Nicolaou wants anti-corruption bills approved by House early next month
This material belongs to: CyprusMail.
Justice Minister Ionas Nicolaou said on Sunday that the package of bills to combat police corruption tabled at the House should be approved by the beginning of October.
“This is a package of bills that has been deposited in the House, where the debate has been completed. Members of the Legal Affairs Committee have some comments and in the coming days I will attend a committee meeting to discuss them. I believe that after this session the bills will be forwarded to parliamentary groups and plenary,” the minister said on his website.
“I hope that by the beginning of October the bills will be approved, so that the establishment of the Internal Audit Service of the police will proceed immediately.”
Nicolaou said the Chief of Police had already pledged that it would be put into operation immediately, adding that his ministry and the police brass had identified and ascertained through reports, studies and research that “indeed there is an issue of corruption that we must deal with”.
“This is a timeless problem for the police, for which the measures taken in the past seemed to be ineffective and for which this government dared to prepare a package of bills to help prevent and deal with it,” he said.
In addition, another package has been prepared for a National Anti-Corruption Strategy, which has been approved by the cabinet, and includes the police aspect. The strategy includes the state mechanisms in general, as well as the private sector.
“The effort is for all government agencies to work together to create such procedures and measures that will act as a deterrent to any attempt at corruption from wherever it comes,” said Nicolaou.
The bill that encourages whistleblowing and offers protections has also been tabled “because, as we can see from experience, only if some people are encouraged to testify, we will continue to face this phenomenon”.
Asked about the form of the Internal Audit Service and how could be effective, Nicolaou said that in the past – in 2009 – an investigatory body for corruption-related issues which, due to a lack of substantial powers, did not yield the desired results.
“As an opposition party at the time, we had warned that solid mechanisms must be created with effective powers. Unfortunately, we were not listened to at that time, and that’s why we have now set up a service that has those effective legal powers, and safeguards to enable it to operate without interference,” he added.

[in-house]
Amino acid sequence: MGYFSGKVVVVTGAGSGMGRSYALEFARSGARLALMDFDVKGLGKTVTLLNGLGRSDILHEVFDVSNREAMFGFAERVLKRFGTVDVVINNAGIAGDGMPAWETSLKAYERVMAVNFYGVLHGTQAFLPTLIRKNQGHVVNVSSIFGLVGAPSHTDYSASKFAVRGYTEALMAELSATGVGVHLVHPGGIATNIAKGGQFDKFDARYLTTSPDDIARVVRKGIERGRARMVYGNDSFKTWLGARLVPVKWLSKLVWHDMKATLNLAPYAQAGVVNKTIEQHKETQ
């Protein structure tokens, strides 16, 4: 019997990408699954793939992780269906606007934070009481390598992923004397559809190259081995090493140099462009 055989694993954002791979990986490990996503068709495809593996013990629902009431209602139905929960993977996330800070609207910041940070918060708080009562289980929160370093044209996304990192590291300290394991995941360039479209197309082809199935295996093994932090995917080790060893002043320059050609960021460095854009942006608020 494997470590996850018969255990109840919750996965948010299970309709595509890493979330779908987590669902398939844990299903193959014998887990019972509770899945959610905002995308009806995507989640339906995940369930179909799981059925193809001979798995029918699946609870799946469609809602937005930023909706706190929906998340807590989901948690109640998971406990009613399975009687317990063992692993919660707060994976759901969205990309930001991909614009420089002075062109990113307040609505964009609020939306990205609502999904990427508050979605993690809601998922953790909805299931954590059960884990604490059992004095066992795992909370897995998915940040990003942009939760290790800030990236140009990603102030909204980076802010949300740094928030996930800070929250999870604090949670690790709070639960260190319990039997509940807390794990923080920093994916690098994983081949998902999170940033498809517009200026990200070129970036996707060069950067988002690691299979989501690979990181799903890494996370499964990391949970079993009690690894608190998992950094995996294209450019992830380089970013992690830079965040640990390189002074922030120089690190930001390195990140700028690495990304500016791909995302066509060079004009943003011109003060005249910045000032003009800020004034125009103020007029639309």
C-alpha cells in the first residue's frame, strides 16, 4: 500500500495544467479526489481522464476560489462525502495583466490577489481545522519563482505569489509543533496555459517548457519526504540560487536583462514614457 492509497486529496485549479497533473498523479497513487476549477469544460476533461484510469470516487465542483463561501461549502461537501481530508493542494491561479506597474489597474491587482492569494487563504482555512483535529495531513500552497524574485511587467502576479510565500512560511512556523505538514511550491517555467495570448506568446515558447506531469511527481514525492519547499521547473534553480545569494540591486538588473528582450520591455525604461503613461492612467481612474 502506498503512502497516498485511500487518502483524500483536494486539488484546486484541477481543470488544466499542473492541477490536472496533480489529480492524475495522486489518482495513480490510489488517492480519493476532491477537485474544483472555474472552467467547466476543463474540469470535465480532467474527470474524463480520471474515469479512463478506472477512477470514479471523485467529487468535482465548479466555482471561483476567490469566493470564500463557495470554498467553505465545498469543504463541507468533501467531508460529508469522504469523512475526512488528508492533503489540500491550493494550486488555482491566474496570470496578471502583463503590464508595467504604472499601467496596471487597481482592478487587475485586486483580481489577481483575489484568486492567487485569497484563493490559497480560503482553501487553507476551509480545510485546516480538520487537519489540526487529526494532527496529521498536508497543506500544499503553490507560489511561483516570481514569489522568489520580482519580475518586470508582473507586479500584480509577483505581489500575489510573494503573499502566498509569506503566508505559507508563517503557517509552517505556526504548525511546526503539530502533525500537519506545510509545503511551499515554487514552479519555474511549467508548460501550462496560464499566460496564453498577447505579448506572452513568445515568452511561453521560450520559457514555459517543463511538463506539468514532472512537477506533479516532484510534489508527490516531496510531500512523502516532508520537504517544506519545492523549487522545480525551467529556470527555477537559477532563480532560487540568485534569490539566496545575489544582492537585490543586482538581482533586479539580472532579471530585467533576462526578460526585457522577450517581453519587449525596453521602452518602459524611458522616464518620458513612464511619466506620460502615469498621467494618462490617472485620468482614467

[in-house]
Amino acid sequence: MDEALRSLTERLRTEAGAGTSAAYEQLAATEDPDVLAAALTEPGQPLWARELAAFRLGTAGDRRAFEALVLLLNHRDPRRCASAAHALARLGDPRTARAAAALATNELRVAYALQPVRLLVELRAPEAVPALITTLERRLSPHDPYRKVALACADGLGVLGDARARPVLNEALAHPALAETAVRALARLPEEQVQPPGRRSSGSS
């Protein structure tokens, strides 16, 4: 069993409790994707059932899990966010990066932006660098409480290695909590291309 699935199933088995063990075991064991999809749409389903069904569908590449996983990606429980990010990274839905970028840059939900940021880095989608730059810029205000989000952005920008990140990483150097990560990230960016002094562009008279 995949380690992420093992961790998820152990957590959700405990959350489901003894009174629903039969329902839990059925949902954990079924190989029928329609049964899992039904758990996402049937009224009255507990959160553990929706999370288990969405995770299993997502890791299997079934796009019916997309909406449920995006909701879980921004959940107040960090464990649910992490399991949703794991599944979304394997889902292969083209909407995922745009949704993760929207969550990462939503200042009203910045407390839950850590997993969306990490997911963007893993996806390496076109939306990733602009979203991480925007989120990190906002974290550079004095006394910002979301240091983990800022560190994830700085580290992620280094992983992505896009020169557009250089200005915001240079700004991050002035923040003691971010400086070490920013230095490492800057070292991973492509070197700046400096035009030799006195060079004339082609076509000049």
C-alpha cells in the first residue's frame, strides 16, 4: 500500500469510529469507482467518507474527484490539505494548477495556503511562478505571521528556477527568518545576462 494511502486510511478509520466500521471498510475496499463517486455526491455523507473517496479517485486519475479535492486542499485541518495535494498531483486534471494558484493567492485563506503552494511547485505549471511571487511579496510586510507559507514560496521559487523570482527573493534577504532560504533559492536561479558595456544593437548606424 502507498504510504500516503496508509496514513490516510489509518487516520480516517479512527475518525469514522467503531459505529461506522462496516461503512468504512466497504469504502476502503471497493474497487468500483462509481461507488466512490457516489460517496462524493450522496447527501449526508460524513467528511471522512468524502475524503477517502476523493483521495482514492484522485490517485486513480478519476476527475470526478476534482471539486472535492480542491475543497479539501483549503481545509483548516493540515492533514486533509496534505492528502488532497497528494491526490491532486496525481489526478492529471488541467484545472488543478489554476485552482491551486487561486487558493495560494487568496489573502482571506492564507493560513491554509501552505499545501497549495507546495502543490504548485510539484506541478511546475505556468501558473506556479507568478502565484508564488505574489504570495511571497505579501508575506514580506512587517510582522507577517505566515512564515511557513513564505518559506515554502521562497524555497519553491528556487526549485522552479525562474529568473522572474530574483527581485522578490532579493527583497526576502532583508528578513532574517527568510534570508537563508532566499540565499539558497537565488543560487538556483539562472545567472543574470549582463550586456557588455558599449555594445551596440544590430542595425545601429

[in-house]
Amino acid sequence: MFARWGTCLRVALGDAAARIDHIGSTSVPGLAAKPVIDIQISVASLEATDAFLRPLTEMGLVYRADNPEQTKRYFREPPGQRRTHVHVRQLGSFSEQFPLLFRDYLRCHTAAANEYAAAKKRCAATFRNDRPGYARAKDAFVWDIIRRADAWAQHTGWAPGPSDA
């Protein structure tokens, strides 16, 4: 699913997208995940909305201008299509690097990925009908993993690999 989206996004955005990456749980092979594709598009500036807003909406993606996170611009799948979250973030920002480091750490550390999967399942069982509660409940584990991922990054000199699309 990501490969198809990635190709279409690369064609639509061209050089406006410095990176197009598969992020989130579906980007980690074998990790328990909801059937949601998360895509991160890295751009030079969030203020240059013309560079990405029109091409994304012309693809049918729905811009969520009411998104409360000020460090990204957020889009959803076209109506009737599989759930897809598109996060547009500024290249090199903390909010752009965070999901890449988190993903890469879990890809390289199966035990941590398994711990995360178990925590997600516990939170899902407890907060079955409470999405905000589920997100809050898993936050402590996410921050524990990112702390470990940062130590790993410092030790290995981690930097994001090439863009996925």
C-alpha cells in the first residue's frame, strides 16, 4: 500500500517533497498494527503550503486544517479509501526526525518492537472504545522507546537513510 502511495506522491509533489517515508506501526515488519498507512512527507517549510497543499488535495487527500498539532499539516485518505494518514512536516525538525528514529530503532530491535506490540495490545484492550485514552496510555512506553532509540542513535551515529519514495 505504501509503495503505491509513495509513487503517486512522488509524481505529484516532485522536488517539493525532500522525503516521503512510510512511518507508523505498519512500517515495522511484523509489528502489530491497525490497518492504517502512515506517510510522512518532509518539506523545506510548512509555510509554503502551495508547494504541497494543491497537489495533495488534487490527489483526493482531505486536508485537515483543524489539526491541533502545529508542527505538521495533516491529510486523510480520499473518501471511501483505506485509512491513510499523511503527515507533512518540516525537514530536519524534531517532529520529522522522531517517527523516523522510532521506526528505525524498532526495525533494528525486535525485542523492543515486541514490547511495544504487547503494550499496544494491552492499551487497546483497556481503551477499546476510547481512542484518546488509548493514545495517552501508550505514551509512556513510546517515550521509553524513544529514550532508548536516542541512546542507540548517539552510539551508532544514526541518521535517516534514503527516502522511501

Solomons PM vows to pass revised anti-corruption bill
This material belongs to: RNZ.
Solomon Islands‘ prime minister Manasseh Sogavare has lashed out at his critics and vowed to pass a revised anti-corruption bill during the next sitting of parliament.
Mr Sogavare received widespread criticism this week when he withdrew a much anticipated anti-corruption bill which he tabled in 2016 only to have it stall after its first reading.
The opposition group voted against its withdrawal calling it a slap in the face of Solomon Islanders standing against corruption.
Manasseh Sogavare has accused them of being against the strengthening of the proposed legislation, which was the reason he gave for its withdrawal.
Koroi Hawkins has been following the story and spoke with Johnny Blades who began by asking him about the anti-corruption bill itself.
KOROI HAWKINS: Basically it is the flagship bill of his promise when he was elected as prime minister in 2014. He promised Solomon Islanders that he would take the fight to corruption. He would bring in legislations, regulation that would make corruption at least harder to do or bring in stronger punishments for corruption. And he had widespread support for this. Like he was really supported by civil society, members of the public when he brought it in. But it is just he has found hard since he brought it to parliament last year to get it through.
JOHNNY BLADES: If passed what changes would the law have brought in?
KH: So it is part of a few pieces of legislation there is a whistleblowers bill which is in parliament, he hasn’t withdrawn that, there is an ombudsman’s bill which has been passed and this one was to bring in the framework for the establishment of an independent commission against corruption. So that was what the bill was supposed to have achieved if it had been passed. But he has now withdrawn it from parliament supposedly to bring it back stronger and pass it in the next sitting. Which is what he is promising now.
JB: So is corruption a really big problem in Solomon Islands?
KH: It has been described as systemic so it is part of almost the fabric of the way society works. So there has been references to the wantok system that is the system of caring for your blood your family your tribe and that being part of the way at a social and cultural level Solomon Islands’ works. When it comes to official appointments, official systems it translates to corruption or networking people would call it in different places. But I was there I went over in June for the withdrawal of the Regional Assistance Mission to Solomon Islands and spoke with some of the foreign business owners there and they said it was almost an expectation that you had to do something for someone in a place of power in a position where you needed something from them in government in order to get what you wanted done in good time. Or even you could jump the queue by doing that and so businesses just do it.
JB: It is just the way things happen?
KH: Yes it is just business as usual the way he said it. And he was quite open about it and the way that people were openly talking about corrupt practices sort of point to it actually being a problem that needs to be regulated for that needs stronger legislation to try and curb it and I guess this is what people are hoping this new law if it is brought back to parliament if it is passed will achieve.